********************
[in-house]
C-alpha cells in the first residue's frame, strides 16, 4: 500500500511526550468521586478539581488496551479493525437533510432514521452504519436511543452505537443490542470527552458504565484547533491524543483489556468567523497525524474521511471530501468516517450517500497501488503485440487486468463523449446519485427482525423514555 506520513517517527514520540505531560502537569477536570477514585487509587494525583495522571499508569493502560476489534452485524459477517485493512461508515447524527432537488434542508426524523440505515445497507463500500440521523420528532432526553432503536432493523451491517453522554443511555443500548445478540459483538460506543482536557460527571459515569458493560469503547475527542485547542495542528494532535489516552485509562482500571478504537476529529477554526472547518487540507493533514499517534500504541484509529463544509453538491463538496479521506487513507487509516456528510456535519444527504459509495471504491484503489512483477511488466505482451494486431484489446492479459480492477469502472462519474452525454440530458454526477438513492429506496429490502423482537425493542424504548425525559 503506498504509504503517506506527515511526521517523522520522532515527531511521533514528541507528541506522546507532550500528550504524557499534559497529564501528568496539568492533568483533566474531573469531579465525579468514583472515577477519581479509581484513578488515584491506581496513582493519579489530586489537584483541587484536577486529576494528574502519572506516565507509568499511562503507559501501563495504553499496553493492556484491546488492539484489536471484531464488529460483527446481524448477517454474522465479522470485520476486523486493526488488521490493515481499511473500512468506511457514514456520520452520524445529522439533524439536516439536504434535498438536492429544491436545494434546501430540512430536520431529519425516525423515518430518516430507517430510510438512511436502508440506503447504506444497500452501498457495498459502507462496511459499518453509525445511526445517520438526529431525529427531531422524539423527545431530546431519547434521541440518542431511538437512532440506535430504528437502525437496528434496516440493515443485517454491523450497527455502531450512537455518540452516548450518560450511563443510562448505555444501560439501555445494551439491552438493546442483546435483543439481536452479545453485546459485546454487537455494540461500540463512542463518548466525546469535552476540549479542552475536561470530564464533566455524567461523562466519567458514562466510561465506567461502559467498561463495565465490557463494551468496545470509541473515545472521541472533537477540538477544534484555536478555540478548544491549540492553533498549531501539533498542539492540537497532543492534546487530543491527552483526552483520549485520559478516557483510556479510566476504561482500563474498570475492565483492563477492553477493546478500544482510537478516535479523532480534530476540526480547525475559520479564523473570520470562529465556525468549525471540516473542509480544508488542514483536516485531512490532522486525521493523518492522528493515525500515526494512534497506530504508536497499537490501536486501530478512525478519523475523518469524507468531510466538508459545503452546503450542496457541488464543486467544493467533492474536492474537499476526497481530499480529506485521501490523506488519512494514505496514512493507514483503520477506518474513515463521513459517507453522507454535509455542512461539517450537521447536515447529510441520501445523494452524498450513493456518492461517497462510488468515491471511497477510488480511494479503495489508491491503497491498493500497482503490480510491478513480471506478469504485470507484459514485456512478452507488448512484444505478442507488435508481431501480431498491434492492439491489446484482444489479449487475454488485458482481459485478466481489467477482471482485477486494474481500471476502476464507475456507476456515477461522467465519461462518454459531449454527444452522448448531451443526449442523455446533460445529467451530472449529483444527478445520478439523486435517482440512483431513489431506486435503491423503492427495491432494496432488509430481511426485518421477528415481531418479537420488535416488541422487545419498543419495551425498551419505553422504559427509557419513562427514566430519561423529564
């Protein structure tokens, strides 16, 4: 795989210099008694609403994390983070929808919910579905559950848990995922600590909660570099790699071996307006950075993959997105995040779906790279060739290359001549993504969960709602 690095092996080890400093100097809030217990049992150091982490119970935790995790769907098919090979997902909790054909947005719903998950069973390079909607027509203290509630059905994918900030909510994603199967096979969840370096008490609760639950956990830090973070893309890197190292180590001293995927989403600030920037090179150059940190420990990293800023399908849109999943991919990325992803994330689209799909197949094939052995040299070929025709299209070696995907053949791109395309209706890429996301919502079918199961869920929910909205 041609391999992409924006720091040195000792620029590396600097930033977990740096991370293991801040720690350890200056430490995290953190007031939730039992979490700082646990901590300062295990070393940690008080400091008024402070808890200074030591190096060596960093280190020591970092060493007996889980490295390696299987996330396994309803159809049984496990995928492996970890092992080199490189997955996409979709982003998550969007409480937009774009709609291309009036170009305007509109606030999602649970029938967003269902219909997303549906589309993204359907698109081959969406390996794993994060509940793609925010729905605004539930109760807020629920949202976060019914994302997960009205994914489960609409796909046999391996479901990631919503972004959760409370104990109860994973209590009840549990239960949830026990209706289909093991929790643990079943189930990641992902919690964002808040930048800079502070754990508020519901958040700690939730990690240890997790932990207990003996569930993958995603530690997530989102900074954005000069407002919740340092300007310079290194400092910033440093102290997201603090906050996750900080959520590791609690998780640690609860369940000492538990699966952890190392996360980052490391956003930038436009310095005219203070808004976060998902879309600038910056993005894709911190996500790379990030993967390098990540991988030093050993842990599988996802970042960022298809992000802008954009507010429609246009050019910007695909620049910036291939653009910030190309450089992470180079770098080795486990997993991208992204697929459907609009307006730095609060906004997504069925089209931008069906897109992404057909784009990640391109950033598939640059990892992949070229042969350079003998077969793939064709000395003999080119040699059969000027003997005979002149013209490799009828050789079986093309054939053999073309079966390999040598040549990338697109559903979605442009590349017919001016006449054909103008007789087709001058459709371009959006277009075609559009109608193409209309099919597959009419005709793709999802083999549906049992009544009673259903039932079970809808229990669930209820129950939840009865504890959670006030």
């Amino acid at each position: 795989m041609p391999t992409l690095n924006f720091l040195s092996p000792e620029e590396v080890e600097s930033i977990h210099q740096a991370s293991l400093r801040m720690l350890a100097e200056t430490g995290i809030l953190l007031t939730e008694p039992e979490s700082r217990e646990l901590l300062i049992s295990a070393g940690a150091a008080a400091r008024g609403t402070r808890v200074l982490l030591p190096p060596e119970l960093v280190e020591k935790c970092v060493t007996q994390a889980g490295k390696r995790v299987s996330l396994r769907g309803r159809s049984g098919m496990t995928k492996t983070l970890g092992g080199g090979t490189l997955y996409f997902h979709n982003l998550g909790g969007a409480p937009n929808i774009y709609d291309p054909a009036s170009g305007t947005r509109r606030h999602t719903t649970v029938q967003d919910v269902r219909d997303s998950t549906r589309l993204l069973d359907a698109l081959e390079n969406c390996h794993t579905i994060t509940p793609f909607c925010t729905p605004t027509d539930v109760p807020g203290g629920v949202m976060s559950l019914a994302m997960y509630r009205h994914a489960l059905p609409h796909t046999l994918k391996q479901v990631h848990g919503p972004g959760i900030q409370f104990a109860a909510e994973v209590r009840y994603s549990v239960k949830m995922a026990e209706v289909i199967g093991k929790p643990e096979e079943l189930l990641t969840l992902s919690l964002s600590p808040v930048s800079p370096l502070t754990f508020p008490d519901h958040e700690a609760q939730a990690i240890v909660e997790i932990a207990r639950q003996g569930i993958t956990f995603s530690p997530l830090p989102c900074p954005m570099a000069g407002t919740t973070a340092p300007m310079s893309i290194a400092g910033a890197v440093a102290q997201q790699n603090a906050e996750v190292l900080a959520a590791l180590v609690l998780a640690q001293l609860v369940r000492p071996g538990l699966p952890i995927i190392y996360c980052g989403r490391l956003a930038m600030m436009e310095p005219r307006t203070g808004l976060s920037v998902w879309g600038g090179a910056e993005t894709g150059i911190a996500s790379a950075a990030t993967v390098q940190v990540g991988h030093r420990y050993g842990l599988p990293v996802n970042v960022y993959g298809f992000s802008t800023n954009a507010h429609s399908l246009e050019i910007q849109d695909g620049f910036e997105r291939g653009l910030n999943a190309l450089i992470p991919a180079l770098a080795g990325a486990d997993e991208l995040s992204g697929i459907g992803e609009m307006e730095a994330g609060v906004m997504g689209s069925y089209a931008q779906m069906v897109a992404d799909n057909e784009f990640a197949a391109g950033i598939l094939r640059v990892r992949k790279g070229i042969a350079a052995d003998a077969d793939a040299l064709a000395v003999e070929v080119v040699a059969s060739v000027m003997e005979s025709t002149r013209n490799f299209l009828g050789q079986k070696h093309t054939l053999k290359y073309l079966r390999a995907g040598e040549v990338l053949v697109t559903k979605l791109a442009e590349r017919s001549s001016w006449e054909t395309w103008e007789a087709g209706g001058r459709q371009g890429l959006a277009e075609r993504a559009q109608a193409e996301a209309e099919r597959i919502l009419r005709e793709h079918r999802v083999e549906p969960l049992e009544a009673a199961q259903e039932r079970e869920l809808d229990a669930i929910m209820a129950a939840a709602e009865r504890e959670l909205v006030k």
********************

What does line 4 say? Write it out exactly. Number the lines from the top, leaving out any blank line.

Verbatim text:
């Amino acid at each position: 795989m041609p391999t992409l690095n924006f720091l040195s092996p000792e620029e590396v080890e600097s930033i977990h210099q740096a991370s293991l400093r801040m720690l350890a100097e200056t430490g995290i809030l953190l007031t939730e008694p039992e979490s700082r217990e646990l901590l300062i049992s295990a070393g940690a150091a008080a400091r008024g609403t402070r808890v200074l982490l030591p190096p060596e119970l960093v280190e020591k935790c970092v060493t007996q994390a889980g490295k390696r995790v299987s996330l396994r769907g309803r159809s049984g098919m496990t995928k492996t983070l970890g092992g080199g090979t490189l997955y996409f997902h979709n982003l998550g909790g969007a409480p937009n929808i774009y709609d291309p054909a009036s170009g305007t947005r509109r606030h999602t719903t649970v029938q967003d919910v269902r219909d997303s998950t549906r589309l993204l069973d359907a698109l081959e390079n969406c390996h794993t579905i994060t509940p793609f909607c925010t729905p605004t027509d539930v109760p807020g203290g629920v949202m976060s559950l019914a994302m997960y509630r009205h994914a489960l059905p609409h796909t046999l994918k391996q479901v990631h848990g919503p972004g959760i900030q409370f104990a109860a909510e994973v209590r009840y994603s549990v239960k949830m995922a026990e209706v289909i199967g093991k929790p643990e096979e079943l189930l990641t969840l992902s919690l964002s600590p808040v930048s800079p370096l502070t754990f508020p008490d519901h958040e700690a609760q939730a990690i240890v909660e997790i932990a207990r639950q003996g569930i993958t956990f995603s530690p997530l830090p989102c900074p954005m570099a000069g407002t919740t973070a340092p300007m310079s893309i290194a400092g910033a890197v440093a102290q997201q790699n603090a906050e996750v190292l900080a959520a590791l180590v609690l998780a640690q001293l609860v369940r000492p071996g538990l699966p952890i995927i190392y996360c980052g989403r490391l956003a930038m600030m436009e310095p005219r307006t203070g808004l976060s920037v998902w879309g600038g090179a910056e993005t894709g150059i911190a996500s790379a950075a990030t993967v390098q940190v990540g991988h030093r420990y050993g842990l599988p990293v996802n970042v960022y993959g298809f992000s802008t800023n954009a507010h429609s399908l246009e050019i910007q849109d695909g620049f910036e997105r291939g653009l910030n999943a190309l450089i992470p991919a180079l770098a080795g990325a486990d997993e991208l995040s992204g697929i459907g992803e609009m307006e730095a994330g609060v906004m997504g689209s069925y089209a931008q779906m069906v897109a992404d799909n057909e784009f990640a197949a391109g950033i598939l094939r640059v990892r992949k790279g070229i042969a350079a052995d003998a077969d793939a040299l064709a000395v003999e070929v080119v040699a059969s060739v000027m003997e005979s025709t002149r013209n490799f299209l009828g050789q079986k070696h093309t054939l053999k290359y073309l079966r390999a995907g040598e040549v990338l053949v697109t559903k979605l791109a442009e590349r017919s001549s001016w006449e054909t395309w103008e007789a087709g209706g001058r459709q371009g890429l959006a277009e075609r993504a559009q109608a193409e996301a209309e099919r597959i919502l009419r005709e793709h079918r999802v083999e549906p969960l049992e009544a009673a199961q259903e039932r079970e869920l809808d229990a669930i929910m209820a129950a939840a709602e009865r504890e959670l909205v006030k």